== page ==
Merseyside Community Rehabilitation Company probation case manager Alan Lewis is a finalist in this year’s prestigious Probation Awards event.
The 56-year-old, who is based at CRC Central Liverpool Office, Boundary Street, was nominated after a former service user contacted the service to say that Alan had helped him become a “responsible father” and had turned his life around.
Her Majesty’s Prison and Probation Service annual staff awards celebrate the hard work and dedication of staff across prisons, probation and the youth custody service to protect the public and support people to lead law-abiding and positive lives.
Alan was nominated by Michael, a former service user who was born in prison, spent years in custody, but who successfully completed his last Probation Order more than a year ago.
Alan said: “I am genuinely delighted to get the nomination and be a finalist, but chiefly because the nomination came from one of my service users – that means a lot to me.
“I have always enjoyed spending time with people on probation, finding out what support they need, giving them the confidence and motivation to believe they can make positive changes to their lives and be a valuable member of the community.
“Michael is a real success story. He had an extremely challenging life when he was young, but he has proven that it’s possible to make dramatic changes. I am immensely proud of him and the continued effort he has made.”
Michael was sentenced to a 24-months Suspended Sentence Order with 150 hours unpaid work for possession of Class A drugs with intent to supply.
At the time of the offence – in June 2017 – Michael had become a recluse having split from his ex-partner. He had used cocaine and other drugs for much of his life, but his usage had dramatically increased at the time of his arrest.
Michael said: “I was in a terrible state. When the police came through my front door, I’d been awake for two-days and was happy to see them because I was in despair.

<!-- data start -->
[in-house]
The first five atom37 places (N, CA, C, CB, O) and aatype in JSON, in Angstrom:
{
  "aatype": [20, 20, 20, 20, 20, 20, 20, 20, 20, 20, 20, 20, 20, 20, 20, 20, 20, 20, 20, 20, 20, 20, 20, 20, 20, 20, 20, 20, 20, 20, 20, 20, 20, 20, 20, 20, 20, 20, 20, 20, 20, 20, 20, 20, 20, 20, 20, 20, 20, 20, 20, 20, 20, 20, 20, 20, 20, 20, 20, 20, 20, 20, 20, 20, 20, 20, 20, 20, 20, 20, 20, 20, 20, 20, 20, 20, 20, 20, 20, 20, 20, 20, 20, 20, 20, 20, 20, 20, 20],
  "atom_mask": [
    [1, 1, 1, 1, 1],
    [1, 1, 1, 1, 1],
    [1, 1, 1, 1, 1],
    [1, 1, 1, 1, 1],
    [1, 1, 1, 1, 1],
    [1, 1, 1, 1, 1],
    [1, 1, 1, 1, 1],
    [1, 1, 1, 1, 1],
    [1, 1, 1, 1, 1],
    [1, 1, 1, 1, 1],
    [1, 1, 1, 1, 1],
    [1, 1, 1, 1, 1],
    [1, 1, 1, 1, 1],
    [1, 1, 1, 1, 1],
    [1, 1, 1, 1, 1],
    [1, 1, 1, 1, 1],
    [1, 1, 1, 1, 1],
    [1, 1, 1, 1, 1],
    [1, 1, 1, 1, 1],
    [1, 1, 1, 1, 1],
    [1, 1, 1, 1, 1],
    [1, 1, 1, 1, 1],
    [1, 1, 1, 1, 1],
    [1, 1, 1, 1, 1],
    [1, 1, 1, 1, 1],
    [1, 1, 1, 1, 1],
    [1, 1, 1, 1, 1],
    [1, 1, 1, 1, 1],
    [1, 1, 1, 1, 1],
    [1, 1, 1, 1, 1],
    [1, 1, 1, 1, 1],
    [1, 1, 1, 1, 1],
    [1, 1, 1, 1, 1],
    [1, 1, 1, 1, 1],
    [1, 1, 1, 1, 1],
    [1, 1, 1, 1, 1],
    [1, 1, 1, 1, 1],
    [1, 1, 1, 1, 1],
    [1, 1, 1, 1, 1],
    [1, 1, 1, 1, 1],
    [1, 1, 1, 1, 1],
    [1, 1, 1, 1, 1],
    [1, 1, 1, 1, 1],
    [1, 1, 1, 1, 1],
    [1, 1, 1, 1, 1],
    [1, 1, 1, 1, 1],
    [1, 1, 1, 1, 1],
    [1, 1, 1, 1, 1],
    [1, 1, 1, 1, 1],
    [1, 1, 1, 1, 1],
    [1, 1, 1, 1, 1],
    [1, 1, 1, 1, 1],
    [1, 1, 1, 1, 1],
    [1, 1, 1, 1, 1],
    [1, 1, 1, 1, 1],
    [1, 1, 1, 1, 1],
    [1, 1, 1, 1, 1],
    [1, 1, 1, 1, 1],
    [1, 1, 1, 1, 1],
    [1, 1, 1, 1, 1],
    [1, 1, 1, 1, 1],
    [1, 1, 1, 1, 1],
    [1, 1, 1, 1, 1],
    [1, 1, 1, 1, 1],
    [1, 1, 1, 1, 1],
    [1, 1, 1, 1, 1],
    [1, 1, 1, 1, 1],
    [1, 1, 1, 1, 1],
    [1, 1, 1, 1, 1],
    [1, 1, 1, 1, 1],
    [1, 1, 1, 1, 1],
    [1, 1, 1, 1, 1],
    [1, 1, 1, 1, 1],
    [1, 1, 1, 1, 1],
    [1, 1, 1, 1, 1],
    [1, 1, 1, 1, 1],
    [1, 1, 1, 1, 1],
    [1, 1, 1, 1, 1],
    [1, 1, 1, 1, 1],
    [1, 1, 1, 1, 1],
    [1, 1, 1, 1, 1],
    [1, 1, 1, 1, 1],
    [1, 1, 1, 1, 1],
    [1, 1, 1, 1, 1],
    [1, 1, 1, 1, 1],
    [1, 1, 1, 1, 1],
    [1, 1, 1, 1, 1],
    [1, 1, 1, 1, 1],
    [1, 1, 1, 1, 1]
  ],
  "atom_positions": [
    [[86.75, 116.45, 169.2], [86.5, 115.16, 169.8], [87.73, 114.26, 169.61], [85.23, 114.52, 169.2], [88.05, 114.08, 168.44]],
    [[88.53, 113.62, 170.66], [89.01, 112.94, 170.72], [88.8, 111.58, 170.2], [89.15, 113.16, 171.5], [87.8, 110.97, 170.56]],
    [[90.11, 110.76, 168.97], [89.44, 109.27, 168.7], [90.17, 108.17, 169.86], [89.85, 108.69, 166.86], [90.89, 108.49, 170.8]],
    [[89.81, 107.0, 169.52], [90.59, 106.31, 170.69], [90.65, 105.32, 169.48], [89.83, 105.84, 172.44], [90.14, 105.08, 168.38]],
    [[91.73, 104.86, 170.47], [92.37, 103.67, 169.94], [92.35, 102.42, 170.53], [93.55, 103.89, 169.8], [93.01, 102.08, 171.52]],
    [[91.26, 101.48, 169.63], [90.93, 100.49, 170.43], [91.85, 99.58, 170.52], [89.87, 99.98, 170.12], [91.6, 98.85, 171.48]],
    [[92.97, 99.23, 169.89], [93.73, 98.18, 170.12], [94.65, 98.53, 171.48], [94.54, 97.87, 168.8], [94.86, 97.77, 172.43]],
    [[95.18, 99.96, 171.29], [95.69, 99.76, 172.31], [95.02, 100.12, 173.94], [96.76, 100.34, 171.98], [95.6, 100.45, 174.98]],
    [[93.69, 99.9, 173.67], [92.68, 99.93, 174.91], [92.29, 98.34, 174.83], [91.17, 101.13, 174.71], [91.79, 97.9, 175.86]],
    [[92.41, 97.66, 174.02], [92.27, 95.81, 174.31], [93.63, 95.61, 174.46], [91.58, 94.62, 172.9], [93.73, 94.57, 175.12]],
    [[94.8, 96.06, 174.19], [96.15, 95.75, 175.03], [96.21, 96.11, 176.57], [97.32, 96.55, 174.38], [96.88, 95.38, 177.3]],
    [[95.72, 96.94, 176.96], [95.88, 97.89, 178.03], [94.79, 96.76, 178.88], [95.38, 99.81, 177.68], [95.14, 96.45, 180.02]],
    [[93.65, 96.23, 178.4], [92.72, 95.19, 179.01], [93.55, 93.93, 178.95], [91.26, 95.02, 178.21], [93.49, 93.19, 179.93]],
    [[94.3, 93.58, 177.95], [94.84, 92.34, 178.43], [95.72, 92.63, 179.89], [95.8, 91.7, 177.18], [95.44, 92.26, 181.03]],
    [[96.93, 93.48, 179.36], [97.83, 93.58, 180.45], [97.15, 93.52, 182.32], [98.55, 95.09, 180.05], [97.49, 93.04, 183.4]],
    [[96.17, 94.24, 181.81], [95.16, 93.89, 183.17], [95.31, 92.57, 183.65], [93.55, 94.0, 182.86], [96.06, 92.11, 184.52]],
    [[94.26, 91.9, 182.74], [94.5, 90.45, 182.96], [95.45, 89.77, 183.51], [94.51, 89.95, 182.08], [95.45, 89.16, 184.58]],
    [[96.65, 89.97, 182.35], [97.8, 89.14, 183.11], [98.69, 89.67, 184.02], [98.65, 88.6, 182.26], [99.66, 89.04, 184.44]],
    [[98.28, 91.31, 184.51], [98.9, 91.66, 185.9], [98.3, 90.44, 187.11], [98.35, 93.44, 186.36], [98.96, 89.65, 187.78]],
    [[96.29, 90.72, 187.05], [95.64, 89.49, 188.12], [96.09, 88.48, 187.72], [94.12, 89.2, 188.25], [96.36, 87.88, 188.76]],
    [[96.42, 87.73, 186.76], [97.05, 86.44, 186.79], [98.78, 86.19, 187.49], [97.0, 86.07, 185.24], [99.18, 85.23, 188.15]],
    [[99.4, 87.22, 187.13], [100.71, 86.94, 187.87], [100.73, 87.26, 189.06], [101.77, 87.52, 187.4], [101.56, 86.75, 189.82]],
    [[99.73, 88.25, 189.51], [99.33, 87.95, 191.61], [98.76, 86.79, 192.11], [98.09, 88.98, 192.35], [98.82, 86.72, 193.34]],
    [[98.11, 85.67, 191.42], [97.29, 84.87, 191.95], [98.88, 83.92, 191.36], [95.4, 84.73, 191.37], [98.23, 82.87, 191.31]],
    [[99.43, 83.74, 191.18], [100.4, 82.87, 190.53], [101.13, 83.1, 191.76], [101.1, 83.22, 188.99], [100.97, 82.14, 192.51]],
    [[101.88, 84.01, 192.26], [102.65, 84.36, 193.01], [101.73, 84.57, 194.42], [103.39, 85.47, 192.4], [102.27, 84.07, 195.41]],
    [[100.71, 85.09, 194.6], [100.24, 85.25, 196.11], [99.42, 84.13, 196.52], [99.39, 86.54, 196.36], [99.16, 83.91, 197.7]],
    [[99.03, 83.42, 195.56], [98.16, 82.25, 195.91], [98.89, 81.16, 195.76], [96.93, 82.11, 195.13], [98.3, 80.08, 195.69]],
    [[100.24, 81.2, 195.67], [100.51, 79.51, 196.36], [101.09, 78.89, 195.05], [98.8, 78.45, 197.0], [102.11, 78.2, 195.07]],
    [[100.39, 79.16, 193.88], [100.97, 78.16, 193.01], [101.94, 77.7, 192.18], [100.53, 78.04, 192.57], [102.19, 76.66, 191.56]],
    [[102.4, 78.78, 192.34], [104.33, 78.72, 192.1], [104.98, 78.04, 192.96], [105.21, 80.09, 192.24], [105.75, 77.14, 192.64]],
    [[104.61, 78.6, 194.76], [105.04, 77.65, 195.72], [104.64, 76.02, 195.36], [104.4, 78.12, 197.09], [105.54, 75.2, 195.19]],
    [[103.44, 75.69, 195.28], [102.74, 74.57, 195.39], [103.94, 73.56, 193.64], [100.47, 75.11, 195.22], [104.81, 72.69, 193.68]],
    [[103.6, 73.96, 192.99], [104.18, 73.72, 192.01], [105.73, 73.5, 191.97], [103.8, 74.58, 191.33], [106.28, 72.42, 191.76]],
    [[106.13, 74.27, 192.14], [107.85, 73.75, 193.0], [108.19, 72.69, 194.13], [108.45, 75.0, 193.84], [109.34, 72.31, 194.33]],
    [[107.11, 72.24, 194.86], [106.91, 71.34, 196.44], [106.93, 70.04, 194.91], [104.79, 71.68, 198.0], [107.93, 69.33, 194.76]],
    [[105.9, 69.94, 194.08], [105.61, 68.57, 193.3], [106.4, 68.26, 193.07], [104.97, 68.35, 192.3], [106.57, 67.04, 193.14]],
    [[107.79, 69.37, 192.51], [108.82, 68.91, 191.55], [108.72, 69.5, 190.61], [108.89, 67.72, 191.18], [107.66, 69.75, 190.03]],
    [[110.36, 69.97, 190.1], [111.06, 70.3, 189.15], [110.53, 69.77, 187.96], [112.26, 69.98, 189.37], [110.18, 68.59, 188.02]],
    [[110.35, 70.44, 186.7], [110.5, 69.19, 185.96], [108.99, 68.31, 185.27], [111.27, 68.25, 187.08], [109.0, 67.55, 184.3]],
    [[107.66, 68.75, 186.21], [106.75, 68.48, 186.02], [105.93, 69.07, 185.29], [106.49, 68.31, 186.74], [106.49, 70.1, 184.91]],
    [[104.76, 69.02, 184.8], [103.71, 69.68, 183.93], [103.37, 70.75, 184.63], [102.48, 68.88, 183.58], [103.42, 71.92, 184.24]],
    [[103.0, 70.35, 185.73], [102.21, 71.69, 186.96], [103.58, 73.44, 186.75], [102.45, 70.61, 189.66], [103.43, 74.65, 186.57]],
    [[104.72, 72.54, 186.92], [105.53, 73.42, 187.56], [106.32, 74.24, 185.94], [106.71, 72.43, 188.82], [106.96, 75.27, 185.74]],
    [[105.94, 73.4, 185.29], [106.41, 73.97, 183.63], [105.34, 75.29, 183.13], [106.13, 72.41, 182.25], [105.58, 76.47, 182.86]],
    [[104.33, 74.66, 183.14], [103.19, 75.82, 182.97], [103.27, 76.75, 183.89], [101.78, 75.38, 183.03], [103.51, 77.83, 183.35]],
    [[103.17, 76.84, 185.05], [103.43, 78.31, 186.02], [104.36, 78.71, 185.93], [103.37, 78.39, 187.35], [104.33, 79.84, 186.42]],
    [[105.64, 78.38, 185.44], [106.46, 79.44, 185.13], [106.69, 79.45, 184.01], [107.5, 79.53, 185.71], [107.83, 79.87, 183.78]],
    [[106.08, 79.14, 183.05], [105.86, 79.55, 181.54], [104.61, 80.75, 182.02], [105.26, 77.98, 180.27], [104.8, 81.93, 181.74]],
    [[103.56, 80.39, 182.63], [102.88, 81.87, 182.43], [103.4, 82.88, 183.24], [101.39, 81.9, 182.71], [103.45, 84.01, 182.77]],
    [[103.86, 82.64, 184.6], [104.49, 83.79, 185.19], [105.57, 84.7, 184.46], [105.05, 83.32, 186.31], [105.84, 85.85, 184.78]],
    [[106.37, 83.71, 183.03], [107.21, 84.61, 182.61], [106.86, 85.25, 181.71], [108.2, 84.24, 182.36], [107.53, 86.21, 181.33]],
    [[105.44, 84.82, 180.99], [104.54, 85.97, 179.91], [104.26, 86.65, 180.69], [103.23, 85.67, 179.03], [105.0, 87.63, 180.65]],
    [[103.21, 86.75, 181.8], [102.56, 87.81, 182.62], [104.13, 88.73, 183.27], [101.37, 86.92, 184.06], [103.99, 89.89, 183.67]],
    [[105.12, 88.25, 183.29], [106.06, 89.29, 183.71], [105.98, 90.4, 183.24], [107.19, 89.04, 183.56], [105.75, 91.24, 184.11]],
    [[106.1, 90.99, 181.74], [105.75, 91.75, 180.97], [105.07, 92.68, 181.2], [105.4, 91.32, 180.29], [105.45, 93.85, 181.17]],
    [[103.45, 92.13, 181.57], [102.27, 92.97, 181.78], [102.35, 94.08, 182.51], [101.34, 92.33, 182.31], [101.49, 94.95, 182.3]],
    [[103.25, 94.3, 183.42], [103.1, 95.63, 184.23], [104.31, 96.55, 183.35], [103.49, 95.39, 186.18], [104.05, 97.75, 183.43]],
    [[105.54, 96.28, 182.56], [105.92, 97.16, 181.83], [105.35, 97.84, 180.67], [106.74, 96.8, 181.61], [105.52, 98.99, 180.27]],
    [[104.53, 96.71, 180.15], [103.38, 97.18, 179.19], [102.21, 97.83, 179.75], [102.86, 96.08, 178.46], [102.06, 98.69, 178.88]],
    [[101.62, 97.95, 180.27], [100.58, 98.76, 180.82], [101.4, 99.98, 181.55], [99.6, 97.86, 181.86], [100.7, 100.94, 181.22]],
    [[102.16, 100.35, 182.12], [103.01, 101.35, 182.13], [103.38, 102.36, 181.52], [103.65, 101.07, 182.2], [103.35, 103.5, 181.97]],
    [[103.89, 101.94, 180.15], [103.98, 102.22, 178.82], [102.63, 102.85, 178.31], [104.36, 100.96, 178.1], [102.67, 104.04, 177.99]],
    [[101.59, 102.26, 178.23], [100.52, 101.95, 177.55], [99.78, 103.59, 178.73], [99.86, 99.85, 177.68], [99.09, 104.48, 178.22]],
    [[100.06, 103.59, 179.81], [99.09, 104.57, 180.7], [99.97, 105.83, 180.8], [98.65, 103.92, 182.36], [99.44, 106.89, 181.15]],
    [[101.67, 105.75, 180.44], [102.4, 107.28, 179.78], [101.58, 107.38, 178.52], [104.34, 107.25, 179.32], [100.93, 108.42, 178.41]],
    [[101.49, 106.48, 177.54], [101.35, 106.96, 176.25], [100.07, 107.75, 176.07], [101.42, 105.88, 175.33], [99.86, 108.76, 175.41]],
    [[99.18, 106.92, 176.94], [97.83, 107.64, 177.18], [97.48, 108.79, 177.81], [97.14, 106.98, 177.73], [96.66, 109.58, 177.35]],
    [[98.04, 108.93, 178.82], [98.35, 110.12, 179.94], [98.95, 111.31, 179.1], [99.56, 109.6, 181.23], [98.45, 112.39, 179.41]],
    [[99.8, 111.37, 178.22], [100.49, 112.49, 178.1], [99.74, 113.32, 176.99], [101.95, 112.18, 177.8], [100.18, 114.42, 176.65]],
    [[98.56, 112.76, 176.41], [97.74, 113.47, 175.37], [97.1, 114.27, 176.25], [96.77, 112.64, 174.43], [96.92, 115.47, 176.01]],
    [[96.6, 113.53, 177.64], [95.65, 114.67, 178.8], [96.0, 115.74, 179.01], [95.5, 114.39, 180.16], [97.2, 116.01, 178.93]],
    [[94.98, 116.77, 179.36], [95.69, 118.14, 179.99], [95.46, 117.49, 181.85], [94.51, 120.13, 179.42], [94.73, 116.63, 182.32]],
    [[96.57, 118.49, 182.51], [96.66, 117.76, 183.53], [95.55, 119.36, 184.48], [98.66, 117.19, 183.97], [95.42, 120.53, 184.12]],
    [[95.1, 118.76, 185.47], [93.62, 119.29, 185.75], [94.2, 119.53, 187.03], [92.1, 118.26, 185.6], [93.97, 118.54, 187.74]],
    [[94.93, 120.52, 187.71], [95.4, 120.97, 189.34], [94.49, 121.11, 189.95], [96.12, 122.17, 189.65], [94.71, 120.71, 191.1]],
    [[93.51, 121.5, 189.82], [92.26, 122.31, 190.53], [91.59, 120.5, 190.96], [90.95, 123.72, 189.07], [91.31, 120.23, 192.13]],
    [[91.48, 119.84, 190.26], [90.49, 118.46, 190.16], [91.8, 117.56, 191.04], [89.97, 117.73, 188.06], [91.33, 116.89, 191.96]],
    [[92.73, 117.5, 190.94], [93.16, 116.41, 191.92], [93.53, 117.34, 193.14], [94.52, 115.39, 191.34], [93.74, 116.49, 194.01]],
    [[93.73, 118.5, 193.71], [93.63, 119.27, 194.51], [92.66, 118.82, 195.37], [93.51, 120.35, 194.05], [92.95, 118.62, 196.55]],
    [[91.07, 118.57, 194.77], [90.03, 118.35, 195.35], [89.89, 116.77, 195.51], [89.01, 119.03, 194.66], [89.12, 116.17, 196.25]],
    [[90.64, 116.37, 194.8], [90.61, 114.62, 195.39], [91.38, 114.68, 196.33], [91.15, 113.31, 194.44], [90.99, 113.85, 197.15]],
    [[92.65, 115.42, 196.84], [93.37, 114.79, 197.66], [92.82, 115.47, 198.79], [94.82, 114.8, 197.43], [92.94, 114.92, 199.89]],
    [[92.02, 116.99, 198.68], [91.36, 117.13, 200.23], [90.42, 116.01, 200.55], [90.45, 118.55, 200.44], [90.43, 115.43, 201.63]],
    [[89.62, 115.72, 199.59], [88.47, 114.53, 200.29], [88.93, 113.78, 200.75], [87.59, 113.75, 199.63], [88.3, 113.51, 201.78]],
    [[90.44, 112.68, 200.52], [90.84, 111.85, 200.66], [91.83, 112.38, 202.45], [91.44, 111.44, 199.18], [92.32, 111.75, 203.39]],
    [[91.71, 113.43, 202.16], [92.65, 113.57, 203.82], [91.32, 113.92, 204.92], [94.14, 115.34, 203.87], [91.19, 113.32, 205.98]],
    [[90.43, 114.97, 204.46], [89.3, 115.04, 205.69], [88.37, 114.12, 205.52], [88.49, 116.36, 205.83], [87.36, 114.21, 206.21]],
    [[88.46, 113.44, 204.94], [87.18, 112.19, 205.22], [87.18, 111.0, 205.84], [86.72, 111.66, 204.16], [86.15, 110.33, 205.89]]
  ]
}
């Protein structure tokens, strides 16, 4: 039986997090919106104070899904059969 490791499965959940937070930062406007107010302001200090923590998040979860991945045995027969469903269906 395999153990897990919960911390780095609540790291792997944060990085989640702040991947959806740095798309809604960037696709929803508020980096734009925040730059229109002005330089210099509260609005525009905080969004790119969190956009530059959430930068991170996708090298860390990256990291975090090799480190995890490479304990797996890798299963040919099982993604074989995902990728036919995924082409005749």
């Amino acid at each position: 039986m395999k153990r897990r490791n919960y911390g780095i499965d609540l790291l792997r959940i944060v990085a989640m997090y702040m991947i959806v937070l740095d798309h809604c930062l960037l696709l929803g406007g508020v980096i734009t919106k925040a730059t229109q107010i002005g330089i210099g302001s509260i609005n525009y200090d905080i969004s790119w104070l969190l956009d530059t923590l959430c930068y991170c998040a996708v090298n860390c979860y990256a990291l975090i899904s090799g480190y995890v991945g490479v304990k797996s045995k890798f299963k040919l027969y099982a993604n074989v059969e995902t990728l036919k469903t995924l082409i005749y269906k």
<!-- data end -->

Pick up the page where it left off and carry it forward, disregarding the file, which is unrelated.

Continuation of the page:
“I had nothing. I had pushed all my family away and I went through long periods when I literally saw no-one. I was often thinking about suicide.”
Together Alan and Michael devised a sentence plan written from Michael’s perspective that gave him ownership.
Alan arranged for Michael to complete his Unpaid Work hours at a charity shop.
Michael, who has undergone several operations on his knees, said: “I’ve always previously viewed authority negatively, but I really appreciated that Alan had organised for me to do my Unpaid Work at a charity shop because I was very worried about working outside because of my disability.
“Every time I saw Alan, he helped me, advised me supported me and I felt better. I knew I could trust him, and I told him all about what was going on in my head.”
Michael had been sleeping in a car, but Alan – together with Elaine Thomas from Riverside Housing Association – helped him gain settled, safe accommodation and a tenancy. He also organised for Michael to have one-to-one person-centred counselling.
Michael said: “Alan saved my life. He fought for me when I’d given up. He spoke to me on a level, like he knew what I was going through. He gave me my confidence back.”
Michael and his new partner now have a five-week-old baby son and he has three other children.
Michael said: “I was born in custody. I’ve had 15 sentences and a life of police, probation and prison. I’d classed them as the enemy. For Alan to change my perception is quite something.
“I’ve now stopped taking drugs. I love my new life. Thanks to Alan I feel alive and that I can be a proper dad. I’ve had setbacks, but each time I know I’ve been able to speak with Alan, and that has helped tremendously.”
Alan said: “The difference in Michael has been incredible. He was motivated to change and wanted to become drug free, our role was then to support him, give him direction and belief. I’m enormously proud of him and I wish him every success in the future.”